What was the "a-ha moment" that led you into tech?
It was my freshman year in college. I had never touched a computer before coming to Stanford, and a kid in my dorm had an old Exidy-64 cassette tape drive computer. Although I was never a great programmer, I thought it was amazing that pretty much whatever you could think up, you (or someone!) could make the computer do it. I realized that in this new world it was the value of your ideas and your hard work, not your family pedigree, that enabled you to succeed.
What has been your most radical career shift, and how risky was it?
Many people ask me about my most recent shift from consumer technology to biotech, and how rare that is. At first I thought it was a disadvantage, as I didn't know the players or have the business models memorized like the back of my hand. I spent a lot of time taking classes, reading, and meeting with anyone who would take the time to help me learn. What's happened is that more and more people who have been in the industry for a long time have told me what a huge advantage it is to come from outside. That coming from a world where focusing on building products that deliver customer value, providing great service, and focusing on quality and reliability is a huge asset to now bring into biotech.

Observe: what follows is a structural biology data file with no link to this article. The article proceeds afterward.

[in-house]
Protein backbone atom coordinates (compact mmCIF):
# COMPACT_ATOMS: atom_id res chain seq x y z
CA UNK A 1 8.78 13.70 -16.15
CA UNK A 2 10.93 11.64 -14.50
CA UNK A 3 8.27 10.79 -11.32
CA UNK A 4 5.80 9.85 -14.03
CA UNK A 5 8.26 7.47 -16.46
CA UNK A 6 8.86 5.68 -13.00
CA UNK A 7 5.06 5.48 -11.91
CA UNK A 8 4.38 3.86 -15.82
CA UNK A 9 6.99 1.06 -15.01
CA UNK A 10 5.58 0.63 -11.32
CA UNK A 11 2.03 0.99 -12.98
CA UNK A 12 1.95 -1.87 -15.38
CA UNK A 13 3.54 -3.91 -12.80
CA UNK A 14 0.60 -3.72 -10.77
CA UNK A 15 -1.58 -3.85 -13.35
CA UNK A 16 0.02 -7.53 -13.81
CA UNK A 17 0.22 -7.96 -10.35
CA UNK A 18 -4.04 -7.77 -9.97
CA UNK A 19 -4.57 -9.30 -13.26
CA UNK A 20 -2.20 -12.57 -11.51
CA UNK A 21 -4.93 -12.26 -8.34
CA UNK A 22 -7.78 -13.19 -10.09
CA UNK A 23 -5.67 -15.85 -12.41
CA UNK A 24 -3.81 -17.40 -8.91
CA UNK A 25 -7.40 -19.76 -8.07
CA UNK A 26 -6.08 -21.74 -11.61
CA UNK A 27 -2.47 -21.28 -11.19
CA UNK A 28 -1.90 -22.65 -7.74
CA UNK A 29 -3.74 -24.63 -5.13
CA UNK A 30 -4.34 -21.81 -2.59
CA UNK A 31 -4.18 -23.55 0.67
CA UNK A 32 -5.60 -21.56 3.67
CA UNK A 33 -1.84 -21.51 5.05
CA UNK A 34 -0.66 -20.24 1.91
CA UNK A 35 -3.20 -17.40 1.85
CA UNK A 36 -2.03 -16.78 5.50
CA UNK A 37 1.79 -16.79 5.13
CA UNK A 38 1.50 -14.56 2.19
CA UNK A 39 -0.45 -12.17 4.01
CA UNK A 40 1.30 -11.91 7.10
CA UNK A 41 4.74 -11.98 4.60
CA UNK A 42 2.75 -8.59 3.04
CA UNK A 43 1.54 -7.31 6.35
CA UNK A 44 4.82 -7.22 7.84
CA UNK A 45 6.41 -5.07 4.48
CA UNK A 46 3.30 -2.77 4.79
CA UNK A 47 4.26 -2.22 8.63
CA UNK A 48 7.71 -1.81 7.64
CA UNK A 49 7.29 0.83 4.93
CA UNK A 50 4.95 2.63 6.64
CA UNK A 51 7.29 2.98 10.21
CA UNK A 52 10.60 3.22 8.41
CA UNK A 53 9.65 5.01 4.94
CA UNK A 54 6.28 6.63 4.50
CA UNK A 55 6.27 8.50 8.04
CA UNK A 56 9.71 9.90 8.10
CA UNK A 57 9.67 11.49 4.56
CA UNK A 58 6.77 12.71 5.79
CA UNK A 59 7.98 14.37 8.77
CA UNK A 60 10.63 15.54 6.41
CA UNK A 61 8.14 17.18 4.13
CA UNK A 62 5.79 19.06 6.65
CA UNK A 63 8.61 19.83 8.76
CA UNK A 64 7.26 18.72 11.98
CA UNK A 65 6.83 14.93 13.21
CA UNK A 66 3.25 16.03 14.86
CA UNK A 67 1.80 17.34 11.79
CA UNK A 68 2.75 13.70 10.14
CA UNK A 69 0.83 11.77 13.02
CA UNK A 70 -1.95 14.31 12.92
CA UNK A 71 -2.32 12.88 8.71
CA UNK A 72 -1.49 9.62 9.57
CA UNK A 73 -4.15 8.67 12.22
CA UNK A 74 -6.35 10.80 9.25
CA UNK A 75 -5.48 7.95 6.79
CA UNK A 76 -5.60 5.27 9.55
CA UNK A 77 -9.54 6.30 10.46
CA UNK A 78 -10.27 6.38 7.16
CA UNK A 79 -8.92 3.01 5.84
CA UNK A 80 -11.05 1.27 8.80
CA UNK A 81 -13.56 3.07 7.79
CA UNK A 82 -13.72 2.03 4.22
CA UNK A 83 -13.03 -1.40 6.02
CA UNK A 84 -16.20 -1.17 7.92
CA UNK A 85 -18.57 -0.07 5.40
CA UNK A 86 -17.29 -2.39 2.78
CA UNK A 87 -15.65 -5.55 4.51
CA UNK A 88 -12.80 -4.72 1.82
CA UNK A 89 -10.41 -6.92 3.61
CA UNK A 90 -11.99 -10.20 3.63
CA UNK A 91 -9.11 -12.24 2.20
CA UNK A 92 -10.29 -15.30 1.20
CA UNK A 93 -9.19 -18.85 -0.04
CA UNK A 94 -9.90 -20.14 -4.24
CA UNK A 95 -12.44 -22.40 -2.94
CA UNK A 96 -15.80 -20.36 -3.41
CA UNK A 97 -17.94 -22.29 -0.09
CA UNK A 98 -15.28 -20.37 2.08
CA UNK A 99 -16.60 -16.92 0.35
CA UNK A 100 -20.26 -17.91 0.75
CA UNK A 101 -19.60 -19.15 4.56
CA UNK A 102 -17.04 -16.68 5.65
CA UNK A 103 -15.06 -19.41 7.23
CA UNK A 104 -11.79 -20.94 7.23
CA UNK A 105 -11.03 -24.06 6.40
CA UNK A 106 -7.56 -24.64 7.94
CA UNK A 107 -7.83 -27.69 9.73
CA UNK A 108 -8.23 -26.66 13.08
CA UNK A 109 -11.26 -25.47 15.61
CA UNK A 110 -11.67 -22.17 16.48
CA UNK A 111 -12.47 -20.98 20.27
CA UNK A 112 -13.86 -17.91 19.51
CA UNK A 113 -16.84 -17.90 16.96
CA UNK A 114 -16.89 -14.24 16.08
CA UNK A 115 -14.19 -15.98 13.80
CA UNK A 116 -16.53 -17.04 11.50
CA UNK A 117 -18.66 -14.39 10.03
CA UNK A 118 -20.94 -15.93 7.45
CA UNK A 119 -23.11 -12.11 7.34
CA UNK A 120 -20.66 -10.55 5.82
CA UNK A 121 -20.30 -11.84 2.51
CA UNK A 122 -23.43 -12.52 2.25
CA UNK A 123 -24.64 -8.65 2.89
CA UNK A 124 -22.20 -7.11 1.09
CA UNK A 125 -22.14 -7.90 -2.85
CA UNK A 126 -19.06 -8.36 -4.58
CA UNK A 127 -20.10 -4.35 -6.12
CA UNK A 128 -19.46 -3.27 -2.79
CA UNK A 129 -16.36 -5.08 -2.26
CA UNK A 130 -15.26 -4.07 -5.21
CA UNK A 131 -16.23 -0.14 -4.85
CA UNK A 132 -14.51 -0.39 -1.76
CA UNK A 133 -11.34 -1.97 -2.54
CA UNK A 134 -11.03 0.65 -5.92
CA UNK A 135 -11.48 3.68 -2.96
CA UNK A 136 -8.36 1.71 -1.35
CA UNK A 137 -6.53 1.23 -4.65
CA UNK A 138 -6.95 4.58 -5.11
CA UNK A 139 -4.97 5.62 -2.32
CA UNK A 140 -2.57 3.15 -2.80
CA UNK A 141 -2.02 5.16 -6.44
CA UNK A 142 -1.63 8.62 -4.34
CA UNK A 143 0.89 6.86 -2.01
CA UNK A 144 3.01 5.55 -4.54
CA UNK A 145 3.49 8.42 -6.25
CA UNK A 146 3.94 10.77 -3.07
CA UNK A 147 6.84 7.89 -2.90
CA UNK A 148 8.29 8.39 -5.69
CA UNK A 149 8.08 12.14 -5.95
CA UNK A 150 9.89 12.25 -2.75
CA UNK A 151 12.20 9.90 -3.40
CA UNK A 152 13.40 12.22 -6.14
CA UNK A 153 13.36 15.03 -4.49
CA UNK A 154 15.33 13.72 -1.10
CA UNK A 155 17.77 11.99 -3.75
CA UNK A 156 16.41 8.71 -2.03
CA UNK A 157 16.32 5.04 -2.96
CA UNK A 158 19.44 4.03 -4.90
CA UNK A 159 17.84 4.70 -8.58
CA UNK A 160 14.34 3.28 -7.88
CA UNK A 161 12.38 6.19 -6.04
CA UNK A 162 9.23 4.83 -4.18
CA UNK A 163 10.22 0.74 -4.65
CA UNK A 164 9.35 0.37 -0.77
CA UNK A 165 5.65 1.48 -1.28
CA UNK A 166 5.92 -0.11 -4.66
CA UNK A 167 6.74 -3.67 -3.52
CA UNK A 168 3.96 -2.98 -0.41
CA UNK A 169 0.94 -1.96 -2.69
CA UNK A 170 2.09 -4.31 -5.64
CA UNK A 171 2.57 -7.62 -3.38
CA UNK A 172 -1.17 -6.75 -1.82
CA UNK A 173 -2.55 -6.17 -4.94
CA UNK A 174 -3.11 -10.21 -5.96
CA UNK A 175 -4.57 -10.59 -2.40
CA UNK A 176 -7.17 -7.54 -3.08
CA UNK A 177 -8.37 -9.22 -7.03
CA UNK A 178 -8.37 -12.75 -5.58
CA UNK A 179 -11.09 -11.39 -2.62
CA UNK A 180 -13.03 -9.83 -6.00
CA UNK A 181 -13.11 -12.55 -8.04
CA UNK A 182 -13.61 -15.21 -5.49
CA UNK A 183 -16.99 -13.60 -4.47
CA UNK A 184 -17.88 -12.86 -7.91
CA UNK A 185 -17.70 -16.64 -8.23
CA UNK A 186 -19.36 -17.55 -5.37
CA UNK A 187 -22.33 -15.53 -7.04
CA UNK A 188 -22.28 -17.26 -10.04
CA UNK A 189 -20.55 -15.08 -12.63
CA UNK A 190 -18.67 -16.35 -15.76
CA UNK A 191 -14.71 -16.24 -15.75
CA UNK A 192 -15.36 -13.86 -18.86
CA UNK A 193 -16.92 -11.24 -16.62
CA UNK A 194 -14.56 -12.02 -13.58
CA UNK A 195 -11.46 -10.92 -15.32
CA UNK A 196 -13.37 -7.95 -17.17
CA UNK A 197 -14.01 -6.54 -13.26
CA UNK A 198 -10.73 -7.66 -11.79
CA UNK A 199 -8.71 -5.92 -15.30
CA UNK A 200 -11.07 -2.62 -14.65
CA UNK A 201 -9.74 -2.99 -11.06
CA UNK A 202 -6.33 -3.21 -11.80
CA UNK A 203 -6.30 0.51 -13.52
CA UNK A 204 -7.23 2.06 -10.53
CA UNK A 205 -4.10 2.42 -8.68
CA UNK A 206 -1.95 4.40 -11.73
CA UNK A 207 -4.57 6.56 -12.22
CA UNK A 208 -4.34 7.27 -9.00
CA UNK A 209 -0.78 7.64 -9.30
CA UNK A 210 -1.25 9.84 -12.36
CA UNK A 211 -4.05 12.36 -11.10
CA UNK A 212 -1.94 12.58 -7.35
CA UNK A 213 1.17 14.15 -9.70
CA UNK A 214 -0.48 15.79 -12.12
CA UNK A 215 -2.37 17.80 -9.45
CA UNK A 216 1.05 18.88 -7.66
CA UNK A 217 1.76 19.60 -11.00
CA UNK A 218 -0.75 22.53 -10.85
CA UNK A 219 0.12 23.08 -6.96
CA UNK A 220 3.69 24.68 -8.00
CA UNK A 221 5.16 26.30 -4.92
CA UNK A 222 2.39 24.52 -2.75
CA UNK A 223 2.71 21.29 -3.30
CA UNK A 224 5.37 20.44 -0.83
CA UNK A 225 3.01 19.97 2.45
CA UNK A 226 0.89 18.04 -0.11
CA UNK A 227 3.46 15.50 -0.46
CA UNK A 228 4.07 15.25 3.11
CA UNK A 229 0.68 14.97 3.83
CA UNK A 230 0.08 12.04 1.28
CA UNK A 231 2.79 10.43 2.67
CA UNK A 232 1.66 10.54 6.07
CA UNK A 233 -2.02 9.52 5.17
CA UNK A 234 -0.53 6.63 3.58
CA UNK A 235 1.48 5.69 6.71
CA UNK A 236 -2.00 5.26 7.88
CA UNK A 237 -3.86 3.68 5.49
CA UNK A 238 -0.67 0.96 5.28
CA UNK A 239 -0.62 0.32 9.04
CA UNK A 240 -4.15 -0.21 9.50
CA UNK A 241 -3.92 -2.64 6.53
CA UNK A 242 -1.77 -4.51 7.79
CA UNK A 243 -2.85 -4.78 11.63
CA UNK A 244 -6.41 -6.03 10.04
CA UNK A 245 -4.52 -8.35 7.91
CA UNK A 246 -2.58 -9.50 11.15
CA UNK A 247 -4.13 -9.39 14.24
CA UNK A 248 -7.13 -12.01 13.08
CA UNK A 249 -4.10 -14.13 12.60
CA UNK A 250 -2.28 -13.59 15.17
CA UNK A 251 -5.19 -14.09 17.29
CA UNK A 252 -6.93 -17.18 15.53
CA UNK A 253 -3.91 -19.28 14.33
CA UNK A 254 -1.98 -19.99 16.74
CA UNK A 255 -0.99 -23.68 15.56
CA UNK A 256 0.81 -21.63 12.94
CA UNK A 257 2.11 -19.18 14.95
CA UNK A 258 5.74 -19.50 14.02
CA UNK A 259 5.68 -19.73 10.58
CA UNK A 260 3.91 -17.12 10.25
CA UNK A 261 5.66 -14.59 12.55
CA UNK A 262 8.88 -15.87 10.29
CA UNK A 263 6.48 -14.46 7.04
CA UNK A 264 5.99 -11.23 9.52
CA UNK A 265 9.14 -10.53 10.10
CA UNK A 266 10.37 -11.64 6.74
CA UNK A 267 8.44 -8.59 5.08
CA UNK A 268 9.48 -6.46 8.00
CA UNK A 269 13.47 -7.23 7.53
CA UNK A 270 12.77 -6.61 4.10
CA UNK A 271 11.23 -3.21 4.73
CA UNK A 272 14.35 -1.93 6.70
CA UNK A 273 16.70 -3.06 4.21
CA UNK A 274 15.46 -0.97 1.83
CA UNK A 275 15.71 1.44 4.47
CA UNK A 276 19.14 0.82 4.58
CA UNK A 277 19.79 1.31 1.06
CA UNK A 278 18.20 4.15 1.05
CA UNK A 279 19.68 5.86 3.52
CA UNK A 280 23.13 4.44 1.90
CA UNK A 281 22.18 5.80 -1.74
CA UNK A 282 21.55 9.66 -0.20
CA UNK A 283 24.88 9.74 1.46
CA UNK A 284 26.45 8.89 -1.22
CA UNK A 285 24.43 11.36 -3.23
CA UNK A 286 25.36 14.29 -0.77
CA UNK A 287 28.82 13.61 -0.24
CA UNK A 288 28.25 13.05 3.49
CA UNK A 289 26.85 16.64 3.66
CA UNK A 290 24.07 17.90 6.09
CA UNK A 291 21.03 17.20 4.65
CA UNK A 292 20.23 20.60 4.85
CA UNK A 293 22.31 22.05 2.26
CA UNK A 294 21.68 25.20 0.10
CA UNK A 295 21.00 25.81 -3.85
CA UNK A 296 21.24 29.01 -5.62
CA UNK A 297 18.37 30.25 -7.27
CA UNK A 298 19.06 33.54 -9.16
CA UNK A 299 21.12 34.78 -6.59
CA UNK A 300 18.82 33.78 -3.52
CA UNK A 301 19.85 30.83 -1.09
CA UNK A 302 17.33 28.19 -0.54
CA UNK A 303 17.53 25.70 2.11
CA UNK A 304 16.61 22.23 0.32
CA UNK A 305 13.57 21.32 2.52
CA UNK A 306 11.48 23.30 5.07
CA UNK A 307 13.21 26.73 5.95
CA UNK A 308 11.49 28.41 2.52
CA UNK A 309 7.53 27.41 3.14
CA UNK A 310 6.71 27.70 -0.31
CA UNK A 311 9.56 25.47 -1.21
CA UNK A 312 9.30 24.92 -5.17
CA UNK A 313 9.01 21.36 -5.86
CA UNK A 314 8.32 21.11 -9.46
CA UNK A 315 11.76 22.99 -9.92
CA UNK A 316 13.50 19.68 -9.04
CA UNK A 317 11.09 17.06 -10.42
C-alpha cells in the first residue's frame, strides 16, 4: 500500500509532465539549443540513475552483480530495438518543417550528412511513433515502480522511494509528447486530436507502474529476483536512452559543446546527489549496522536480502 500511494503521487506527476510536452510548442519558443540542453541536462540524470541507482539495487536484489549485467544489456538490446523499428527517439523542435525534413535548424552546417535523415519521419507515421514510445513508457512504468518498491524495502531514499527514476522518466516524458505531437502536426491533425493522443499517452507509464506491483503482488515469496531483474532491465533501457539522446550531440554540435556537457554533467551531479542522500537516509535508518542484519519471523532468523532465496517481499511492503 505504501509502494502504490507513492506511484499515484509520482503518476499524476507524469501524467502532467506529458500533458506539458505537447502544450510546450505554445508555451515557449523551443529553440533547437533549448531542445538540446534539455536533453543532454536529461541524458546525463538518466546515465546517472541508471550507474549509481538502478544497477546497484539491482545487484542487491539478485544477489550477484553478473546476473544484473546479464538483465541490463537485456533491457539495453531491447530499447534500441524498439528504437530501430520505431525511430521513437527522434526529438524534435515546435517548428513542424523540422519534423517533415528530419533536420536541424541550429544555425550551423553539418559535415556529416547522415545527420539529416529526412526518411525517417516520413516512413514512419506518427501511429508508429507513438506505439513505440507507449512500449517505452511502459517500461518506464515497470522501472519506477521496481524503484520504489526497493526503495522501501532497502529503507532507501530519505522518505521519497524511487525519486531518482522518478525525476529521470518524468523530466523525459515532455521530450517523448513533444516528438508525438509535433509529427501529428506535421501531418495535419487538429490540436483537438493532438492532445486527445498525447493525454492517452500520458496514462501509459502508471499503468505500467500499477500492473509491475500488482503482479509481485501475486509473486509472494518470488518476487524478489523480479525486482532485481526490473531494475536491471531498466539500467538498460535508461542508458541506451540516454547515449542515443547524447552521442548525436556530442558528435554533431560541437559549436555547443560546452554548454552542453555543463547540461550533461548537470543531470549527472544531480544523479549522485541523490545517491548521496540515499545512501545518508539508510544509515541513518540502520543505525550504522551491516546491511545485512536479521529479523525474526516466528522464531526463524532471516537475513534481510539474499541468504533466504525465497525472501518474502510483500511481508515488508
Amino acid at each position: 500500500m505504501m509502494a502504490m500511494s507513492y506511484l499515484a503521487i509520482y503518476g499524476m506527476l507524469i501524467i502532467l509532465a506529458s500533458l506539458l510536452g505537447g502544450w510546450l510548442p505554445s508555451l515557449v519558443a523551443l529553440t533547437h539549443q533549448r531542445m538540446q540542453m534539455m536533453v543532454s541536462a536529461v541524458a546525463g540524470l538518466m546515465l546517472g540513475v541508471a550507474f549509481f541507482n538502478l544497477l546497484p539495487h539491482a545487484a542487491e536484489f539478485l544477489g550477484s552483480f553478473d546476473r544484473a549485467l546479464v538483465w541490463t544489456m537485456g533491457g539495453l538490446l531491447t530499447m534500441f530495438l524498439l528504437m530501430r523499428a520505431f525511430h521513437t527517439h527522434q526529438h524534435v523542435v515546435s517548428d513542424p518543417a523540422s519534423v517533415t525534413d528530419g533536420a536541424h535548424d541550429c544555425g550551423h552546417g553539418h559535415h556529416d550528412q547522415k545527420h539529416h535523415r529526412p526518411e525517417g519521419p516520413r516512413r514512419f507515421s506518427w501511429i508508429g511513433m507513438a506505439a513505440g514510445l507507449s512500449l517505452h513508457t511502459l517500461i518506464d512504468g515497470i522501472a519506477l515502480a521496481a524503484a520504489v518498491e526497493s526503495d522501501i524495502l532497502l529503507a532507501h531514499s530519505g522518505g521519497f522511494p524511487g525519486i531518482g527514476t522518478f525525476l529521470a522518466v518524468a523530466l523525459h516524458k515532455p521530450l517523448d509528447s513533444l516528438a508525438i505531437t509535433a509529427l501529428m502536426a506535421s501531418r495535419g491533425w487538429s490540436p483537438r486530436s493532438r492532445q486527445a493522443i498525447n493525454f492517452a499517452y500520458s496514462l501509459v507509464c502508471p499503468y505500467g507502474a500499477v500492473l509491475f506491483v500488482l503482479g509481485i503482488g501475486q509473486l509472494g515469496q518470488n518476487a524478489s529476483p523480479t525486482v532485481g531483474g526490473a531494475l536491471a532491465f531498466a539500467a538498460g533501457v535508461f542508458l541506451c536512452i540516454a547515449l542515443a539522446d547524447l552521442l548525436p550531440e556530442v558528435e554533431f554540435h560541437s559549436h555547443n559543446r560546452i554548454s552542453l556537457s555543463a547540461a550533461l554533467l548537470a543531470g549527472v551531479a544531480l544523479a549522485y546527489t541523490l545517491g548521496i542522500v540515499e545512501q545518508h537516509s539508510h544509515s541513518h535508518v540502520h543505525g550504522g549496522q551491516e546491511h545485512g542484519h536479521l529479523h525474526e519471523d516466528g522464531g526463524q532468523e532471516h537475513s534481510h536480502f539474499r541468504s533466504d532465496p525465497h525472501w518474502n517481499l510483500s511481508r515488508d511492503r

What was your toughest day, and what did you learn from it?
When I was at Intuit I had to shut down an entire call center. Several hundred people were affected. It was terrible. These are people's lives. I was very nervous on the flight down and before talking to the team. What I learned is that if you are straightforward, don't hide, and treat people how you would want to be treated, you can make tough decisions for the business, without compromising your values and compassion.
NEXT: Sukhinder Singh Cassidy